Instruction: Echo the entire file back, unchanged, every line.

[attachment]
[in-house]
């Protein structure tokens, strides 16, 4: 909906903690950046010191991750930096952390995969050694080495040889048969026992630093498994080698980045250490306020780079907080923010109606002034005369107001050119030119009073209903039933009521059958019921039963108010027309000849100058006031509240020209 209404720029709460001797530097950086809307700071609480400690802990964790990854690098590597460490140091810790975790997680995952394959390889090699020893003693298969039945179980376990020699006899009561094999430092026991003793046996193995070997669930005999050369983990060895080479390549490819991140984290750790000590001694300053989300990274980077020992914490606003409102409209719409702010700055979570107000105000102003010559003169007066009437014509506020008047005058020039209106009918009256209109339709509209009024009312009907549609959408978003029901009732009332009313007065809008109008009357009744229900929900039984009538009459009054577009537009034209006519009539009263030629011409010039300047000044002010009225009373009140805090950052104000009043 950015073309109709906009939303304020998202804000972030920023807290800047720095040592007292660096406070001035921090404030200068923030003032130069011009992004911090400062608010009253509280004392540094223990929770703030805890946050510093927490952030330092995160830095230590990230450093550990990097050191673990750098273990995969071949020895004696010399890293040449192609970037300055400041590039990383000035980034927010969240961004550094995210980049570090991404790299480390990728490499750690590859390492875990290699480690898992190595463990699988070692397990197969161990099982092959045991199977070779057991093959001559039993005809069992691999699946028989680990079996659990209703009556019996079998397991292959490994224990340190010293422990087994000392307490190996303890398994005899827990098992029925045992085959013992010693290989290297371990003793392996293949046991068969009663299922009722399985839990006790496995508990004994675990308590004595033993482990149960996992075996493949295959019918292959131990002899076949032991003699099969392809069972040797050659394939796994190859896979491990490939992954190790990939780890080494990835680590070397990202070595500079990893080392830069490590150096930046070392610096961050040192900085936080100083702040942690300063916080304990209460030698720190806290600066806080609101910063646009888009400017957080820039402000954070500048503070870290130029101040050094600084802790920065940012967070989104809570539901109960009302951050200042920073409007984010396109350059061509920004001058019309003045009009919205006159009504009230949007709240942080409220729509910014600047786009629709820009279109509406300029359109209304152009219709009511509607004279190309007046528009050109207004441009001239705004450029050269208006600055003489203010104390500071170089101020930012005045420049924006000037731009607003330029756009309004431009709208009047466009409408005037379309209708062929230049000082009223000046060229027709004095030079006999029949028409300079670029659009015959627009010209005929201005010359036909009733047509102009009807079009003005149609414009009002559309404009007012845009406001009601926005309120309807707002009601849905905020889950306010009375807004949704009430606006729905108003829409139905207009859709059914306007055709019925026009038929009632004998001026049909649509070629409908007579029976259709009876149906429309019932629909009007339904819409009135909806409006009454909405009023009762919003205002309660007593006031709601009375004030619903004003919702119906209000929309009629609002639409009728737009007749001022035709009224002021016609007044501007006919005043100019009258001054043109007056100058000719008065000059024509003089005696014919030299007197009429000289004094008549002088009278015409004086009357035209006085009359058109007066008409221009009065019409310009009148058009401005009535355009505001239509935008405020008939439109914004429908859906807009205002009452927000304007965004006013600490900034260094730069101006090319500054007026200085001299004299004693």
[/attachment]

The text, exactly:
[in-house]
């Protein structure tokens, strides 16, 4: 909906903690950046010191991750930096952390995969050694080495040889048969026992630093498994080698980045250490306020780079907080923010109606002034005369107001050119030119009073209903039933009521059958019921039963108010027309000849100058006031509240020209 209404720029709460001797530097950086809307700071609480400690802990964790990854690098590597460490140091810790975790997680995952394959390889090699020893003693298969039945179980376990020699006899009561094999430092026991003793046996193995070997669930005999050369983990060895080479390549490819991140984290750790000590001694300053989300990274980077020992914490606003409102409209719409702010700055979570107000105000102003010559003169007066009437014509506020008047005058020039209106009918009256209109339709509209009024009312009907549609959408978003029901009732009332009313007065809008109008009357009744229900929900039984009538009459009054577009537009034209006519009539009263030629011409010039300047000044002010009225009373009140805090950052104000009043 950015073309109709906009939303304020998202804000972030920023807290800047720095040592007292660096406070001035921090404030200068923030003032130069011009992004911090400062608010009253509280004392540094223990929770703030805890946050510093927490952030330092995160830095230590990230450093550990990097050191673990750098273990995969071949020895004696010399890293040449192609970037300055400041590039990383000035980034927010969240961004550094995210980049570090991404790299480390990728490499750690590859390492875990290699480690898992190595463990699988070692397990197969161990099982092959045991199977070779057991093959001559039993005809069992691999699946028989680990079996659990209703009556019996079998397991292959490994224990340190010293422990087994000392307490190996303890398994005899827990098992029925045992085959013992010693290989290297371990003793392996293949046991068969009663299922009722399985839990006790496995508990004994675990308590004595033993482990149960996992075996493949295959019918292959131990002899076949032991003699099969392809069972040797050659394939796994190859896979491990490939992954190790990939780890080494990835680590070397990202070595500079990893080392830069490590150096930046070392610096961050040192900085936080100083702040942690300063916080304990209460030698720190806290600066806080609101910063646009888009400017957080820039402000954070500048503070870290130029101040050094600084802790920065940012967070989104809570539901109960009302951050200042920073409007984010396109350059061509920004001058019309003045009009919205006159009504009230949007709240942080409220729509910014600047786009629709820009279109509406300029359109209304152009219709009511509607004279190309007046528009050109207004441009001239705004450029050269208006600055003489203010104390500071170089101020930012005045420049924006000037731009607003330029756009309004431009709208009047466009409408005037379309209708062929230049000082009223000046060229027709004095030079006999029949028409300079670029659009015959627009010209005929201005010359036909009733047509102009009807079009003005149609414009009002559309404009007012845009406001009601926005309120309807707002009601849905905020889950306010009375807004949704009430606006729905108003829409139905207009859709059914306007055709019925026009038929009632004998001026049909649509070629409908007579029976259709009876149906429309019932629909009007339904819409009135909806409006009454909405009023009762919003205002309660007593006031709601009375004030619903004003919702119906209000929309009629609002639409009728737009007749001022035709009224002021016609007044501007006919005043100019009258001054043109007056100058000719008065000059024509003089005696014919030299007197009429000289004094008549002088009278015409004086009357035209006085009359058109007066008409221009009065019409310009009148058009401005009535355009505001239509935008405020008939439109914004429908859906807009205002009452927000304007965004006013600490900034260094730069101006090319500054007026200085001299004299004693």